Giant stars, however, are different. (And by giant stars, I mean post-main-sequence giants, not massive stars. Giant stars are post-main-sequence medium-mass stars.)

These giant stars lose a ton of mass to their superwind. In fact, they can shed an entire solar mass—that is, the mass of the sun—in only 100,000 years. People…our sun will one day evolve into a giant star. And when it does, it can literally lose its entire mass over the course of 100,000 years.

That’s a pretty short time in terms of a billion-plus-year life cycle.

But why do giant stars lose mass like that?

Well, it really all comes down to their size.

You might remember from when I talked about the inverse square law ages ago that gravity gets weaker the farther you get from its source. Essentially, what this image shows is that the same force has to be spread over a greater surface area each time you increase the distance from the force.

You can think of this diagram as a representation of the inside of a star, with gravity strongest at the center and weakest at d=3. At the surface (d=3), the same strength of gravity is spread over nine times the surface area of the star.

(If the surface were at d=4, it would be spread over sixteen times the surface area. The surface area that the force is spread over is just the square of the distance.)

Let’s assume that this diagram depicts a very small star, and one unit of distance is equal to one solar radius (R, the unit of measurement for stellar radii). This star isn’t going to lose a whole lot of mass to the superwind.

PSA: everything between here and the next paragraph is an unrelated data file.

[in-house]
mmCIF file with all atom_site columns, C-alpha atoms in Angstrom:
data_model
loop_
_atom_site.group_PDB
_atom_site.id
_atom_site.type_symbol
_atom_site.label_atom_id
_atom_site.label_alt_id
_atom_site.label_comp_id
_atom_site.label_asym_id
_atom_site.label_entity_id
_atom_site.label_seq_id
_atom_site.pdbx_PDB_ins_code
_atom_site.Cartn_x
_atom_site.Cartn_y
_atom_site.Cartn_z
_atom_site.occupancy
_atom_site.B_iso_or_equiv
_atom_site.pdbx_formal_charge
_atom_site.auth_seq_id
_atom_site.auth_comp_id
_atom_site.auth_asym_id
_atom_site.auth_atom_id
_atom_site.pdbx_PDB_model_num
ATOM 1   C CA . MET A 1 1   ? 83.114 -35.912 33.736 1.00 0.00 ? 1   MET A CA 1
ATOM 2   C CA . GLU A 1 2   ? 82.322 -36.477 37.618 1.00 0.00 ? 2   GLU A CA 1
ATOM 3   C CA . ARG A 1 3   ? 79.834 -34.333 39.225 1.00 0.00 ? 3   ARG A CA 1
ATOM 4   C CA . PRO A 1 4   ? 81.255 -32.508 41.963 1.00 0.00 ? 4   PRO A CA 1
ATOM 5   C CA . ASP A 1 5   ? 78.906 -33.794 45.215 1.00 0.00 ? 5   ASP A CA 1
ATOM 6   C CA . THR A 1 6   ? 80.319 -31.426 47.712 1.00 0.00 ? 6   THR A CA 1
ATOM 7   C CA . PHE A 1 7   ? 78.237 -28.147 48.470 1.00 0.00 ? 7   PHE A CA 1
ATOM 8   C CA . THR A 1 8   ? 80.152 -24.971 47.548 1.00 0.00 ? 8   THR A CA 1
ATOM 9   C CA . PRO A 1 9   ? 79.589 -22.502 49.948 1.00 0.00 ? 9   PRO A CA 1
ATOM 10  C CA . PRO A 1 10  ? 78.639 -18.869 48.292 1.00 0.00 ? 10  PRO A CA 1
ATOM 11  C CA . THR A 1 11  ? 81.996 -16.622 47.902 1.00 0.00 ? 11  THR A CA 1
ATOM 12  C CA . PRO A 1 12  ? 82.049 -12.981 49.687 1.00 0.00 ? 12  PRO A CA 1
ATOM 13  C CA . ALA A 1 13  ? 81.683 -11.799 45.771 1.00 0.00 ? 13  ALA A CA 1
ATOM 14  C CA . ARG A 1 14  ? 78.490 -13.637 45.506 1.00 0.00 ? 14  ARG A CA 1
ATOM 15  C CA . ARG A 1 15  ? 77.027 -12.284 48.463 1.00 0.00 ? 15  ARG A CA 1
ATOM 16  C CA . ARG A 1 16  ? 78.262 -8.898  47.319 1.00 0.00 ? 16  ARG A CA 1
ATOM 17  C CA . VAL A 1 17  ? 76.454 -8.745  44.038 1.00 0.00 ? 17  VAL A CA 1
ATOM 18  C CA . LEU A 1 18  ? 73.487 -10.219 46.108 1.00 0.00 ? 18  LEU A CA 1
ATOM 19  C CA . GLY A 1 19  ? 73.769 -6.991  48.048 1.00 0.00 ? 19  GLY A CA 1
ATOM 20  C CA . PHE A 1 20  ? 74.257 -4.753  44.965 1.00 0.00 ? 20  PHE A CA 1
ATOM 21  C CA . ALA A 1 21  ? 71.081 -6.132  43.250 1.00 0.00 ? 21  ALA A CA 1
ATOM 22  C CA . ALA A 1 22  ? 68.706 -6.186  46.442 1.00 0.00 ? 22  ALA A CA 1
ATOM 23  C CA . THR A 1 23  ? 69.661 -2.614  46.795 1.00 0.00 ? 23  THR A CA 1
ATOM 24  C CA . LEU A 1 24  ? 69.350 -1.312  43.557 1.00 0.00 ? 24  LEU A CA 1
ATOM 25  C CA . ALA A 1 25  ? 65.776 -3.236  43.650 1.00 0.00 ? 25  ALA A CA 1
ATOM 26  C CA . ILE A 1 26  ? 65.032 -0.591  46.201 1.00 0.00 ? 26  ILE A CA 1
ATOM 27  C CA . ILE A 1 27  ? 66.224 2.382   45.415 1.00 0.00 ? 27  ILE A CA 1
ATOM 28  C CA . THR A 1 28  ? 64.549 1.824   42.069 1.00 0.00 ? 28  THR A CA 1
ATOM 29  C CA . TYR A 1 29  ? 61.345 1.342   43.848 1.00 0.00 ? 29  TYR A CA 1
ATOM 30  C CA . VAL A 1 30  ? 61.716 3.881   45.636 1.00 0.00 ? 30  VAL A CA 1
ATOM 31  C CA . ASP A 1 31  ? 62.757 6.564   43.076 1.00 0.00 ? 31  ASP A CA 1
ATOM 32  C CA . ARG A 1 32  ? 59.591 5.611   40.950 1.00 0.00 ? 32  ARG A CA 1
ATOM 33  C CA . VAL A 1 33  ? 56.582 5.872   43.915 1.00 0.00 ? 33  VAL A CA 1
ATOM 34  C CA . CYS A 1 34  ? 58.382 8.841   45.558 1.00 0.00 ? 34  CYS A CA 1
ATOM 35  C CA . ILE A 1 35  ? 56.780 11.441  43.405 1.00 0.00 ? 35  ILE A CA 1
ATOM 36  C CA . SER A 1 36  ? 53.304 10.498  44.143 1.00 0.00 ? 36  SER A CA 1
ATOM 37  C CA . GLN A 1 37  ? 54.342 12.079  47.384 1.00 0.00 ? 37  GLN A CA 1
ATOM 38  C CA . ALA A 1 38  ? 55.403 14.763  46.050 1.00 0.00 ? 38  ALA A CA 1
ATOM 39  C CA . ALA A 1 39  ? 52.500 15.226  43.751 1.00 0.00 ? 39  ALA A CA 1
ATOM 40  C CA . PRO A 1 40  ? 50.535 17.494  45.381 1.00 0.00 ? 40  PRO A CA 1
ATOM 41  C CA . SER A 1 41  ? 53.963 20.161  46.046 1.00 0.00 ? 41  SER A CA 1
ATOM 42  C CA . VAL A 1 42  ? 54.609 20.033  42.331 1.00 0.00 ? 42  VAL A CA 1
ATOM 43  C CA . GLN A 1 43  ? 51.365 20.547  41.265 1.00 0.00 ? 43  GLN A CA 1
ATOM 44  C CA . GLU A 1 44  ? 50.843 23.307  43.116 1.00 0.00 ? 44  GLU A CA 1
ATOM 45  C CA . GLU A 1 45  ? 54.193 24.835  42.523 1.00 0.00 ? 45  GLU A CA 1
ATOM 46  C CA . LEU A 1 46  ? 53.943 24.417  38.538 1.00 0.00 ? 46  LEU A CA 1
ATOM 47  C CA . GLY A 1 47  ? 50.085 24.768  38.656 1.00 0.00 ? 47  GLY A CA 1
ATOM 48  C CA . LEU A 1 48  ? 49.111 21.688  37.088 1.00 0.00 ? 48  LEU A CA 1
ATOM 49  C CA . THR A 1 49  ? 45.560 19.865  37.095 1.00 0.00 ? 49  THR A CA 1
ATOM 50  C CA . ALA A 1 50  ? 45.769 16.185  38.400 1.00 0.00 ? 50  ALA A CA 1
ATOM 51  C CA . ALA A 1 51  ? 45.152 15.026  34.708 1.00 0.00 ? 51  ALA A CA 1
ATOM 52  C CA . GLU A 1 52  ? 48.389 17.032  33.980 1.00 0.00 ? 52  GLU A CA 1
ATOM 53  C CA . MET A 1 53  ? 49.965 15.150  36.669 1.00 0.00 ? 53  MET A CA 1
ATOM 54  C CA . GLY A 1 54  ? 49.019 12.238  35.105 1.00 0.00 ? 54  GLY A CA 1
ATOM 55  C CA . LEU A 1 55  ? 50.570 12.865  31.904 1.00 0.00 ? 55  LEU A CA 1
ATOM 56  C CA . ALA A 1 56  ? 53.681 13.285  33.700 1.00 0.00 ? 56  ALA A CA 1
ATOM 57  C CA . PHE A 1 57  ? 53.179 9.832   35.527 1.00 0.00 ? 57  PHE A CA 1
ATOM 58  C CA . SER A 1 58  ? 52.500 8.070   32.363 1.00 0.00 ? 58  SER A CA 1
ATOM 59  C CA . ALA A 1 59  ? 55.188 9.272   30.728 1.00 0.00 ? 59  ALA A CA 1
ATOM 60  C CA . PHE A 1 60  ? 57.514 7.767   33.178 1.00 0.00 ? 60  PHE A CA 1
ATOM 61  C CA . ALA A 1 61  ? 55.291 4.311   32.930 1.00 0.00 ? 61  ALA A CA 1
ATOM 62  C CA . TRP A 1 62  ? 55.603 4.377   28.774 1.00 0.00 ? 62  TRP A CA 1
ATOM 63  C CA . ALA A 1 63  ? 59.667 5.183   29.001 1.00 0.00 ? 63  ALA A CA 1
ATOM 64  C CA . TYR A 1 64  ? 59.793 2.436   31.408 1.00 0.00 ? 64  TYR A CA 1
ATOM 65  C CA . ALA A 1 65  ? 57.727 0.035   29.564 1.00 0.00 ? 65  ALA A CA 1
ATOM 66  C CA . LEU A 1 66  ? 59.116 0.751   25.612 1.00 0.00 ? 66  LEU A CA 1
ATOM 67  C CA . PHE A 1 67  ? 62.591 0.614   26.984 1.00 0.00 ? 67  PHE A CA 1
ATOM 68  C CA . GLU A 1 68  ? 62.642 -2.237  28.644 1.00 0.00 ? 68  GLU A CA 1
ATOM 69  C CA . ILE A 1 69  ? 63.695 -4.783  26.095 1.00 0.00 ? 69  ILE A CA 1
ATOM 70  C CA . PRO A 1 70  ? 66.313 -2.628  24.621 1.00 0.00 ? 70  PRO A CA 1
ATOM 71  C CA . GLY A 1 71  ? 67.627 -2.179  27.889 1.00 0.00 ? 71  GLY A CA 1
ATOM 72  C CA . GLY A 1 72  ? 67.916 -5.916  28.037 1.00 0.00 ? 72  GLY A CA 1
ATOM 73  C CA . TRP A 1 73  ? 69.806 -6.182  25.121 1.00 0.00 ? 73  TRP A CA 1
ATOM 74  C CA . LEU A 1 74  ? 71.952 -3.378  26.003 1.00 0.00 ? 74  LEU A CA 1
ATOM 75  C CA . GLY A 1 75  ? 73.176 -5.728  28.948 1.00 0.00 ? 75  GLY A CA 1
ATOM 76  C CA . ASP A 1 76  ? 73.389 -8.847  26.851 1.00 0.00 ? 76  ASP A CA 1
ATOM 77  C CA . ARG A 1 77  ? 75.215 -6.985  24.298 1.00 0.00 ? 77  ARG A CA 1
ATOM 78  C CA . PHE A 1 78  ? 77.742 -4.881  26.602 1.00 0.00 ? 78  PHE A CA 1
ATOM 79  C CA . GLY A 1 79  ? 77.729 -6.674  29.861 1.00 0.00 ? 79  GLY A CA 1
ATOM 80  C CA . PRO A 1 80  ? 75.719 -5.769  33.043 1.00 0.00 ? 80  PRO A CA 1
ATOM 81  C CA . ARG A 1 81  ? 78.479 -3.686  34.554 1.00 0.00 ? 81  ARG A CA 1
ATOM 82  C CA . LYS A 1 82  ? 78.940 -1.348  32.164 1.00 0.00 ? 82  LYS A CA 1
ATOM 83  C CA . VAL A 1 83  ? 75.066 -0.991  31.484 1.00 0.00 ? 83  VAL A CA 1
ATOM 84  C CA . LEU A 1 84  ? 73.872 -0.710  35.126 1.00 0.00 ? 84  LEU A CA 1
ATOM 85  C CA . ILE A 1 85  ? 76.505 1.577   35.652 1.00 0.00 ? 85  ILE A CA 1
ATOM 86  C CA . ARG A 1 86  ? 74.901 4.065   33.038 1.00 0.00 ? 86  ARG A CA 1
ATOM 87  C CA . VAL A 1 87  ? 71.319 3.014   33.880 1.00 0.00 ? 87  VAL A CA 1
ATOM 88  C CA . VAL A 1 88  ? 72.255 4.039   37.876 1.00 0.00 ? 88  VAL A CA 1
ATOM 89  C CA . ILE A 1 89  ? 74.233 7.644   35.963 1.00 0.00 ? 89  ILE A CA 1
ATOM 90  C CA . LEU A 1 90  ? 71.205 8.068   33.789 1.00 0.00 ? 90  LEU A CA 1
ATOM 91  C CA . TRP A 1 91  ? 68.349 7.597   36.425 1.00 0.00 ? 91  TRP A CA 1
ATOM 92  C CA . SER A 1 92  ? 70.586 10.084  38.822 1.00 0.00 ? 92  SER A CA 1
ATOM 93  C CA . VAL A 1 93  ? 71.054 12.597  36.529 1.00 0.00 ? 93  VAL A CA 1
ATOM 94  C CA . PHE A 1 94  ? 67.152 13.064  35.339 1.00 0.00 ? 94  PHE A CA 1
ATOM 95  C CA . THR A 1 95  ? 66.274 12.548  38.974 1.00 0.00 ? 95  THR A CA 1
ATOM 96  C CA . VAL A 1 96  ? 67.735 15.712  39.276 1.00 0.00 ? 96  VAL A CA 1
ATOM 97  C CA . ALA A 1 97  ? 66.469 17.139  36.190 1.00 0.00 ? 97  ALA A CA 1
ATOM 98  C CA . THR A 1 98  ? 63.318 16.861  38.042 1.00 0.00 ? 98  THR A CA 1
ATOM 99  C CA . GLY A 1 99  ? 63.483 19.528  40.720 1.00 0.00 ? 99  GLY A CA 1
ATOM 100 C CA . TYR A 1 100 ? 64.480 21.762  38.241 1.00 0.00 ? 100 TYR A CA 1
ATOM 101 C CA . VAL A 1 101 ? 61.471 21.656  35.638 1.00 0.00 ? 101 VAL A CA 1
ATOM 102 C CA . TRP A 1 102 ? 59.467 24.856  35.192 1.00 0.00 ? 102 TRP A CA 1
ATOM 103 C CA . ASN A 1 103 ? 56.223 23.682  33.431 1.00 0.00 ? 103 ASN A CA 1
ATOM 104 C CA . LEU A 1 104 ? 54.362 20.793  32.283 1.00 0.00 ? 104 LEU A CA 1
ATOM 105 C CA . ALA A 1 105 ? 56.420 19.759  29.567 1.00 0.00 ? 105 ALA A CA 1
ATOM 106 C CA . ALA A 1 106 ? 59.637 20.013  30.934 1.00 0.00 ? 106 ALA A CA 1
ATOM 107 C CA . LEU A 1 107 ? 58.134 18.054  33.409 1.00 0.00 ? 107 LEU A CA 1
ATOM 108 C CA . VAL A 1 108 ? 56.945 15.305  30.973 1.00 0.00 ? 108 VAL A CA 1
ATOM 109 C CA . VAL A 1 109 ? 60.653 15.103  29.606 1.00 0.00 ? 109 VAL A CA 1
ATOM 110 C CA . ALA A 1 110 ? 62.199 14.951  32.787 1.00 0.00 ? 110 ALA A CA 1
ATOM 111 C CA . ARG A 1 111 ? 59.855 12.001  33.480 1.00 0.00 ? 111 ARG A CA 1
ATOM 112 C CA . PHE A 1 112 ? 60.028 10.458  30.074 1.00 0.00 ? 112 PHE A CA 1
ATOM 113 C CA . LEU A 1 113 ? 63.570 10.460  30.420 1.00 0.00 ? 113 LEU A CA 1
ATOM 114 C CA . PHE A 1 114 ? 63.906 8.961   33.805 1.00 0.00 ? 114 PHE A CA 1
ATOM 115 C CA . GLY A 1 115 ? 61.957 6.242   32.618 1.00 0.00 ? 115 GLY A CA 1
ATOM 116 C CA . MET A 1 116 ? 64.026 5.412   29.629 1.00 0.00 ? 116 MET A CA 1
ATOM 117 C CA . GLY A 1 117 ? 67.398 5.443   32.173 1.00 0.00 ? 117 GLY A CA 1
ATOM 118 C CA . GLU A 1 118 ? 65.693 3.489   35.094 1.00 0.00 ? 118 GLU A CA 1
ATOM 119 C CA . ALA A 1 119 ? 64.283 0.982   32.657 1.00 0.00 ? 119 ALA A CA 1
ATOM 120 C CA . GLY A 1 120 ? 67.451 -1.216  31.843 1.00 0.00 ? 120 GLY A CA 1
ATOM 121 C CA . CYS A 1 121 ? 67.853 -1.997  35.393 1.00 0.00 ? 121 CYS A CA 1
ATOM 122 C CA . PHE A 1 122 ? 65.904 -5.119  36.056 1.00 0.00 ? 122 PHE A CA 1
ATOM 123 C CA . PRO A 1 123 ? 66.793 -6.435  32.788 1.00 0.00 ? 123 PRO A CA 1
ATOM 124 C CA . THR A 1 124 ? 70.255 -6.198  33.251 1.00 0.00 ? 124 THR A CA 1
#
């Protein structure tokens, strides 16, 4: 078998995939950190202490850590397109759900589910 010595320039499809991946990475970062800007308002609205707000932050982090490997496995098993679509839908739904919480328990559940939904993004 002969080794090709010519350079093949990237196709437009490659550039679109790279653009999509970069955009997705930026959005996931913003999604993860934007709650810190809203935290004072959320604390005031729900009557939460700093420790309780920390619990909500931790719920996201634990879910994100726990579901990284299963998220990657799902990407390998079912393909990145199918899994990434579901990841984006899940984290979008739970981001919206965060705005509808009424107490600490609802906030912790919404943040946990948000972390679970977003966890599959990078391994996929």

But imagine if the star had a radius of, say, 300 R. Now the star’s gravity is spread over 90,000 square units of the star’s surface instead of one. Gravity is going to be a lot weaker there…and it’s going to be easier for mass to drift away.

Add to that the radiation pressure from the interior, which still burns hot and is unable to stabilize without a working pressure-temperature thermostat, and you’ve got a recipe for a superwind.

The superwind complicates the matter of stellar evolution. Astronomers would love to be able to say that stars in a certain mass range evolve in one way and those in another mass range evolve in another way, but they can’t. By the time they’ve evolved through their giant or supergiant phase, they might have lost enough mass to behave like a different class of stars.

For that reason, when modeling stellar evolution, astronomers have to take into account the beginning and ending mass of the star.

Well, now we’ve covered how stars are born, how they evolve, and how they reach their end…just about everything except what actually happens to them. And that, I will begin to cover in my next post!